Teacher as the Game Master

Paper, pencil, and dice games are fundamentally simple.  Players track information for their imaginary characters using sheets that keep track of  vital numbers like health, charisma, dexterity, and strength.  With a roll of a few special dice, the outcomes of combat or encounters with story characters are determined and drive the game play forward.  Likewise the Game Master/Dungeon Master sets the backdrop, spins the initial story, spurring the players on  to adventure and uses their own dice rolls to randomize outcomes within a set of parameters.  Game sessions are engaging, imaginative, and far from canned experiences which makes them incredibly compelling.

So, what if a teacher were to take the best elements of the role of a game master to create an adventure in learning for their students?  What if that thematic unit you’d planned for October were not only immersive but also playable?  That’s the topic of one of my recent presentations.  Take a look!

Download your copy of the play-along Google Spreadsheet here!


 So, what do you think?  What tips and experiences do you have?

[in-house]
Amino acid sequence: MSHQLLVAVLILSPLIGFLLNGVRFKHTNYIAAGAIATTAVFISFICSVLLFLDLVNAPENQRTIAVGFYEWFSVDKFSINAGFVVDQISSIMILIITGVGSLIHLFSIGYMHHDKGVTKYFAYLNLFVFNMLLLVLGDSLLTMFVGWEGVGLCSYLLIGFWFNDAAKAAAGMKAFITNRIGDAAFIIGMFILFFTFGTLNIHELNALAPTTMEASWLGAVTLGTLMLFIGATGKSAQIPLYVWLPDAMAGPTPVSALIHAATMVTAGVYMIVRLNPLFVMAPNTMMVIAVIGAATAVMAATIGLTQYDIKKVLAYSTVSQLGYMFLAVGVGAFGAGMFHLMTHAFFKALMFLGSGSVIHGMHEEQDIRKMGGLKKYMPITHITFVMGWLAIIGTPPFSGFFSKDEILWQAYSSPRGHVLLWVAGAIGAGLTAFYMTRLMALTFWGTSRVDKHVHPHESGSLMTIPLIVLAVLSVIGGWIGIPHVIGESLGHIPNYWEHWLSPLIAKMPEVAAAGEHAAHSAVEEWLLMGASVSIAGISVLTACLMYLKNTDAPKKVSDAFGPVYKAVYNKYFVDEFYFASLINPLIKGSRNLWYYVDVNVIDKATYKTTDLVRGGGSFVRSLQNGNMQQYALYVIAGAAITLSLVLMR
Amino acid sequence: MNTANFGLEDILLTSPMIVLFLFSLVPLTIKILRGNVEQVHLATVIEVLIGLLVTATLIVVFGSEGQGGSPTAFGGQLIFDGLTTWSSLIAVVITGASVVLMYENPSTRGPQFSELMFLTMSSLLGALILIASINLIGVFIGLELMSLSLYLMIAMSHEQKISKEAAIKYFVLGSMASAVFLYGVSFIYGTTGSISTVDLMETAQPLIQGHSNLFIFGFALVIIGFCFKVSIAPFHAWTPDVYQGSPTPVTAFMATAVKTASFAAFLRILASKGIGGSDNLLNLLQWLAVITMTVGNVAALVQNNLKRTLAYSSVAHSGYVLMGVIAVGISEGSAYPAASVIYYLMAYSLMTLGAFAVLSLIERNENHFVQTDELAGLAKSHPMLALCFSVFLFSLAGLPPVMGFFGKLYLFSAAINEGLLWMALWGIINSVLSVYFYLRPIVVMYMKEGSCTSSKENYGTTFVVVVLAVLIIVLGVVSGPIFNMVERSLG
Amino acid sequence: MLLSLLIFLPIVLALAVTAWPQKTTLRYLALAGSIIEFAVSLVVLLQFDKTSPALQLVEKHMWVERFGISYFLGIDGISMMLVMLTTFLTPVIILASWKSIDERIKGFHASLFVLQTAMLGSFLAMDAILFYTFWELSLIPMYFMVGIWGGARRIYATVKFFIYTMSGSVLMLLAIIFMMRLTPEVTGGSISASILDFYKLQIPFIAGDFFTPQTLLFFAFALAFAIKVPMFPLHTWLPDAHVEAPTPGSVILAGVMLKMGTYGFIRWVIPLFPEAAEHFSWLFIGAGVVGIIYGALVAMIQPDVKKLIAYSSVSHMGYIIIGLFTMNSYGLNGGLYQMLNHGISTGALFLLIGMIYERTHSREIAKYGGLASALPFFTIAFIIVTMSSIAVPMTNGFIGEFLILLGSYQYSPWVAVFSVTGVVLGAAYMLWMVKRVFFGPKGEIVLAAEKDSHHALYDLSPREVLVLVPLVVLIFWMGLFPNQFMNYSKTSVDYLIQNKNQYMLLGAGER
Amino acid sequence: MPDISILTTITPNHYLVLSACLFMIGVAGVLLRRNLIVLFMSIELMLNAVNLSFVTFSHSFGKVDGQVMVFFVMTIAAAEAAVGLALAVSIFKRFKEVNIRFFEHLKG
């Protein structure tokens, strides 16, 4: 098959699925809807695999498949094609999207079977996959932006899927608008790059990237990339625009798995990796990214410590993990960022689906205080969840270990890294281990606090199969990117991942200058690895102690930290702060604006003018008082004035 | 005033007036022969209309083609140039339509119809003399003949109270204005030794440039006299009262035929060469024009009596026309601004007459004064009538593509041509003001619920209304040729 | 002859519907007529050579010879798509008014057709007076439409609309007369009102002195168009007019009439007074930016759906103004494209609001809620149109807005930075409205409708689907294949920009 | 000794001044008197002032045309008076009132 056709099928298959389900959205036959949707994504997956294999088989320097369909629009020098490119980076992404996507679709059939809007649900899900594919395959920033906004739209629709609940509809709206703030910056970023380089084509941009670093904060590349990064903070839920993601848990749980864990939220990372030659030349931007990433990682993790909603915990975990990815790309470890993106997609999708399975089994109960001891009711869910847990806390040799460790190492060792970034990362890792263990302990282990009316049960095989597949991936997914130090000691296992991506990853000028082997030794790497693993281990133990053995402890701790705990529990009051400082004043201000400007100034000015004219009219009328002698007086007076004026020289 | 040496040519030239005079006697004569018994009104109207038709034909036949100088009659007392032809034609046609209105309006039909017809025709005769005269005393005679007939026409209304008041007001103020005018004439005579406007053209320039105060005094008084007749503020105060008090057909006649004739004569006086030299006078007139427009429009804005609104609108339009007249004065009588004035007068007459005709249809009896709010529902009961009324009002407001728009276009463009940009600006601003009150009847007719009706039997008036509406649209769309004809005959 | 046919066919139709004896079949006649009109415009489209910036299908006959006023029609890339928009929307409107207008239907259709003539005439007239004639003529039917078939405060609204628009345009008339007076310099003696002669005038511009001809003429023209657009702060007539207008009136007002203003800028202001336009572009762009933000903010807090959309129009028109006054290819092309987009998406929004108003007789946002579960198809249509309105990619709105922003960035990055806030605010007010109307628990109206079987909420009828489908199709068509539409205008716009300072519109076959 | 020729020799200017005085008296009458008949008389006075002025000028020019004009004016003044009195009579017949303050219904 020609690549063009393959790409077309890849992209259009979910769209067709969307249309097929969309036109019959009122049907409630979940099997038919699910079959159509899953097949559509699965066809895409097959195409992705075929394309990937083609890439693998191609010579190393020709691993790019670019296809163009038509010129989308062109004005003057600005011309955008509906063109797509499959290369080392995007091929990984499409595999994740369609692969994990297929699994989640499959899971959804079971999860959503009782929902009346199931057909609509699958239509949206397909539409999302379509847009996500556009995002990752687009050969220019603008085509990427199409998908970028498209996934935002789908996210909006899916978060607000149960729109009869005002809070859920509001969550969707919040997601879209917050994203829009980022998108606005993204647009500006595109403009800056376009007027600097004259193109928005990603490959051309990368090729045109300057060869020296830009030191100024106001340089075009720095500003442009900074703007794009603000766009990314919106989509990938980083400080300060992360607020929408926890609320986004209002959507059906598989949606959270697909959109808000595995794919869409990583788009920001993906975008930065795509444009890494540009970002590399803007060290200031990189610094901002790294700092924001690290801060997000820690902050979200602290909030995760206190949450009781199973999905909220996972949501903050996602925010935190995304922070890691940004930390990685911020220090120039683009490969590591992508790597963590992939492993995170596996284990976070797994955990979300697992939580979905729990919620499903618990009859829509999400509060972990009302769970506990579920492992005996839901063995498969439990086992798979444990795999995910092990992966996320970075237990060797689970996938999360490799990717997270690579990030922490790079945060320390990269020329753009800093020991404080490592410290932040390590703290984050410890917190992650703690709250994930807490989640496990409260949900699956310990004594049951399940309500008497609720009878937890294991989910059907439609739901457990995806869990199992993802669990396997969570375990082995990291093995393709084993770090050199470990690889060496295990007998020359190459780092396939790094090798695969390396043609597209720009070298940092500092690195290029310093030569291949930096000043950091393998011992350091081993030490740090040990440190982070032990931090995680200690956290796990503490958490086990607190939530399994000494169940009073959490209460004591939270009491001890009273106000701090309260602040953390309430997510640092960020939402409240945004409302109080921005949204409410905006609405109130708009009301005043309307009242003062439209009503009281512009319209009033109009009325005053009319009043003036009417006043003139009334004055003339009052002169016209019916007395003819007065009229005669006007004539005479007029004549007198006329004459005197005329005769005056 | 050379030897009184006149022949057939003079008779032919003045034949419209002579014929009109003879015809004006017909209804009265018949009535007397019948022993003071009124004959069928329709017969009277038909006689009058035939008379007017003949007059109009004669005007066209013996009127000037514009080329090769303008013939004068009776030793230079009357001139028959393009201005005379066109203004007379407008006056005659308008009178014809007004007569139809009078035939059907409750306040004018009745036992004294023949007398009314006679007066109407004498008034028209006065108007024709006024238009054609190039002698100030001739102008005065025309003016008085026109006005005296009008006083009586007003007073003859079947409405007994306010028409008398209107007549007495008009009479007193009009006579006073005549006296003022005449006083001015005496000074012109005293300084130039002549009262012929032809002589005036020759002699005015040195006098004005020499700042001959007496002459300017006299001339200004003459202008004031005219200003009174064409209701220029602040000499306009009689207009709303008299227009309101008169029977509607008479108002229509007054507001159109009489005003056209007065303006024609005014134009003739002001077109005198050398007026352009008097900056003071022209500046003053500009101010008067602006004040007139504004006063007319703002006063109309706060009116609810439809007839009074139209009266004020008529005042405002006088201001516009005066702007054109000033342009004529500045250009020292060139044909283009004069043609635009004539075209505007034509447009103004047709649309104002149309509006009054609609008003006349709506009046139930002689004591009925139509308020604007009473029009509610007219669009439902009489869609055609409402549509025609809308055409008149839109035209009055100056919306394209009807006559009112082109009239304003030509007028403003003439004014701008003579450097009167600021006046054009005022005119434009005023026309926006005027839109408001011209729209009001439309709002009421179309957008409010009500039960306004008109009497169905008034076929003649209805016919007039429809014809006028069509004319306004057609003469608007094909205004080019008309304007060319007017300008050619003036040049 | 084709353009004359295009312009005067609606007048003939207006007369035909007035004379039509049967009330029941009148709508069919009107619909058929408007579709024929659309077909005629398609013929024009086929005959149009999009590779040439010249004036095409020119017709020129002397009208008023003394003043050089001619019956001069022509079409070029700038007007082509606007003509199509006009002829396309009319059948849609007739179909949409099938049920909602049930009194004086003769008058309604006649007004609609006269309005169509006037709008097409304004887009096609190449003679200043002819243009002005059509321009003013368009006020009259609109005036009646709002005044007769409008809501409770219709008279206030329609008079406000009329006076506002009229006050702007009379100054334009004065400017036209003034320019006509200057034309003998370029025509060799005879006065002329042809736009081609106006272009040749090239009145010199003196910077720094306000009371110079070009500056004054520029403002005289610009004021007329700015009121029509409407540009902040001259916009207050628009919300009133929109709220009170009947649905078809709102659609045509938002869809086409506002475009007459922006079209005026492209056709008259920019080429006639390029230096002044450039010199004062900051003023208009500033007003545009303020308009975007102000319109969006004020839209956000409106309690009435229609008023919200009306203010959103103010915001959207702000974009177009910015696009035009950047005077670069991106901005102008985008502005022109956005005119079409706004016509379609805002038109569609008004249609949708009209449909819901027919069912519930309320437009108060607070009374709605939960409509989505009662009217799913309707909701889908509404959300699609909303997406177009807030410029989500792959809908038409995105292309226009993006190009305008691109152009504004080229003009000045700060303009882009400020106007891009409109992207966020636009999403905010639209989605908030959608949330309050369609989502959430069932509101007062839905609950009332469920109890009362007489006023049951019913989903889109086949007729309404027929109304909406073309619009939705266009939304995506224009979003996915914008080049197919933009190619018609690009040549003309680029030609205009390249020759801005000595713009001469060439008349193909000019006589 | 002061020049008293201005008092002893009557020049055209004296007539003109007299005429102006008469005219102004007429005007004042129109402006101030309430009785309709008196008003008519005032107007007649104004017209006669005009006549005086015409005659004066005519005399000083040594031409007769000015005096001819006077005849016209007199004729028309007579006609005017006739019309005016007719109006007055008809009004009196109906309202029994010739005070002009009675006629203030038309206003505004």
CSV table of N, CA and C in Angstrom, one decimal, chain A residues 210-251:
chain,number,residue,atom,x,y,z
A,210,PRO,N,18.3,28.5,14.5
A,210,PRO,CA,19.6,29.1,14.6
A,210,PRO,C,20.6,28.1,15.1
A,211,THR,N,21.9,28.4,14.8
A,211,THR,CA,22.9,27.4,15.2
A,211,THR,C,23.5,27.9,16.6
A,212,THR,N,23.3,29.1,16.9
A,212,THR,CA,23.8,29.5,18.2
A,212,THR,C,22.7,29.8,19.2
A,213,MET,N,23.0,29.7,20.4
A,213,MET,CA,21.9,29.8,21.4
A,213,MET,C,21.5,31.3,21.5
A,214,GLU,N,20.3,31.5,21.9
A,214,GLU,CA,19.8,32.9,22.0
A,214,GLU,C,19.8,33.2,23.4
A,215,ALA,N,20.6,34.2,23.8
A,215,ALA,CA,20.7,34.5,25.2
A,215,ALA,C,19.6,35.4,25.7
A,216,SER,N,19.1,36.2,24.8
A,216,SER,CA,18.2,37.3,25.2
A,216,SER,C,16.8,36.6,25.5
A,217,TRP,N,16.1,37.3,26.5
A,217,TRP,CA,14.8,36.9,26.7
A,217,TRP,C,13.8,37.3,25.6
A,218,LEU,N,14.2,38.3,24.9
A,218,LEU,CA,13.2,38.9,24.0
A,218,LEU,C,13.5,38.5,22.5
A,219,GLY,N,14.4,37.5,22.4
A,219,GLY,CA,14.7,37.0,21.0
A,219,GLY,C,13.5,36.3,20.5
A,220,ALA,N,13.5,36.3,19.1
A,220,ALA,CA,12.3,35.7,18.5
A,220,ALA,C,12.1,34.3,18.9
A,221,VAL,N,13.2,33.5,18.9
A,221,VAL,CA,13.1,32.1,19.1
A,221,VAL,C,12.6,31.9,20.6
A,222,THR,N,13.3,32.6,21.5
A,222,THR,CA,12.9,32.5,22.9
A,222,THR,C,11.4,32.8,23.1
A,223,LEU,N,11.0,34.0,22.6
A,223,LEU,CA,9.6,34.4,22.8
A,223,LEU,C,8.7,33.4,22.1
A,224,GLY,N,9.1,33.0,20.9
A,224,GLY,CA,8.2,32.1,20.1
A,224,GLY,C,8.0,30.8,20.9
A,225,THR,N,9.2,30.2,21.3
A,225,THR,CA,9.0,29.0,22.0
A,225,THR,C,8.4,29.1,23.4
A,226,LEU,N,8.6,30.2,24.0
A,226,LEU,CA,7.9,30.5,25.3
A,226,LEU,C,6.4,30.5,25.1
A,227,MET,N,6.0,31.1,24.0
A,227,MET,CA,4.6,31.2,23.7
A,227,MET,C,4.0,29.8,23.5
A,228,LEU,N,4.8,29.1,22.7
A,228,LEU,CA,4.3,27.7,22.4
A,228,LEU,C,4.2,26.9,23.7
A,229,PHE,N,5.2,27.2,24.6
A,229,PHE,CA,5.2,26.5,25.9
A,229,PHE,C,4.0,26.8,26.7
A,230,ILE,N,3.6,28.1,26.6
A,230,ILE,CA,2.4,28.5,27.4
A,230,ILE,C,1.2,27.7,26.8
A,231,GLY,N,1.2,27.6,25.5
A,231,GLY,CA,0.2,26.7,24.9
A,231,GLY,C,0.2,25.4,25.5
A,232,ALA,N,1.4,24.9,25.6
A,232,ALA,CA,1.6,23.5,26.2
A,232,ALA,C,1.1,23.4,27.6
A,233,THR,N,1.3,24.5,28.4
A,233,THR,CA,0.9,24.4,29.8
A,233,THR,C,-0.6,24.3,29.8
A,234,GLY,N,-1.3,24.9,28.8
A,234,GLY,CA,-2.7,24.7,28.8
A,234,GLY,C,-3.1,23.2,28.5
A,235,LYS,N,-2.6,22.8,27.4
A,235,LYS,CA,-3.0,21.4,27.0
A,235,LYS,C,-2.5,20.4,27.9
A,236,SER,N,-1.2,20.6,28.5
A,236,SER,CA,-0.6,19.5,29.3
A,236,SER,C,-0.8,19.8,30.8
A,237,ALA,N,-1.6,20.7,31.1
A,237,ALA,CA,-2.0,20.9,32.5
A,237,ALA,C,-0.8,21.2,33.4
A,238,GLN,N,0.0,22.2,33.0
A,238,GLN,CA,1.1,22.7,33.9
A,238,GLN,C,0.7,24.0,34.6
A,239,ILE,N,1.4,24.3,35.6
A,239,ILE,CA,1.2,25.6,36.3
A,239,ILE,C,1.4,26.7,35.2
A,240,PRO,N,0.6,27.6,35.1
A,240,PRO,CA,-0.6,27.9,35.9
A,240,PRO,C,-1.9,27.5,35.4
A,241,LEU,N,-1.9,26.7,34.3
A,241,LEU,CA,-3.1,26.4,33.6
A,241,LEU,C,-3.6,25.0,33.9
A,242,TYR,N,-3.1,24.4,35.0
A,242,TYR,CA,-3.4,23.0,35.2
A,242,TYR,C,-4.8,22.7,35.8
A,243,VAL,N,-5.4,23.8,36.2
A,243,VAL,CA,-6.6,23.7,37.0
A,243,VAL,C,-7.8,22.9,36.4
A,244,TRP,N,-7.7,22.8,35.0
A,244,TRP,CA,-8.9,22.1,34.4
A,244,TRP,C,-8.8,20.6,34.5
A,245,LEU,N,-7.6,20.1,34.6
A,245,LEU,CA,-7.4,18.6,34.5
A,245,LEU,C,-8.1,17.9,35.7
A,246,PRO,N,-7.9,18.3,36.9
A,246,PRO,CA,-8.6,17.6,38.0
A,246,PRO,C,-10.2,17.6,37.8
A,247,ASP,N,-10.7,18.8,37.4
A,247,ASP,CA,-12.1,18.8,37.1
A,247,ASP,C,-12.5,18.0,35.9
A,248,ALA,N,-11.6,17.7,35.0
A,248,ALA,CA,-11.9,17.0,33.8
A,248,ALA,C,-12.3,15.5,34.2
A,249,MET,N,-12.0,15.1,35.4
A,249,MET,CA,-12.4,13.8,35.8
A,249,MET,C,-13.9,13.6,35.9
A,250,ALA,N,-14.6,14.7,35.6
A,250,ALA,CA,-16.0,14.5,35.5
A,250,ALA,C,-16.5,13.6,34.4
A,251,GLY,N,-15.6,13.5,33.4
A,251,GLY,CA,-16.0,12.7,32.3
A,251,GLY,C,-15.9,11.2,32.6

Presentation Game Spreadsheet (File –> Make A Copy)

The Multiplayer Classroom (book)

Raph Koster’s A Theory of Fun – 10 Years Later (Presentation/PDF) – This gets pretty deep in some places, but there are some great quotes and ideas!

Classroom Systems/Tools – 3DGameLab – Game-inspired, learning management system.
(Also, ClassCraft, ClassXP)

Badging Tools – BadgeOS, Mozilla Backpack, Credly, and more.

Productivity/Apps – GooseChaseHabitRPG, ChoreWars, Zombies, Run!, ClassDojo, ARIS, Aurasma and more.

Quest Cards

Paul Davasi (Twitter) – Interview about his The Ward game. – Game Movie.

Videos to Watch

The Ward Game

The Ward Game from Big Nurse on Vimeo.

Tom Chatfield:  7 Ways Video Games Engage the Brain


(Updated April 10th, 2018)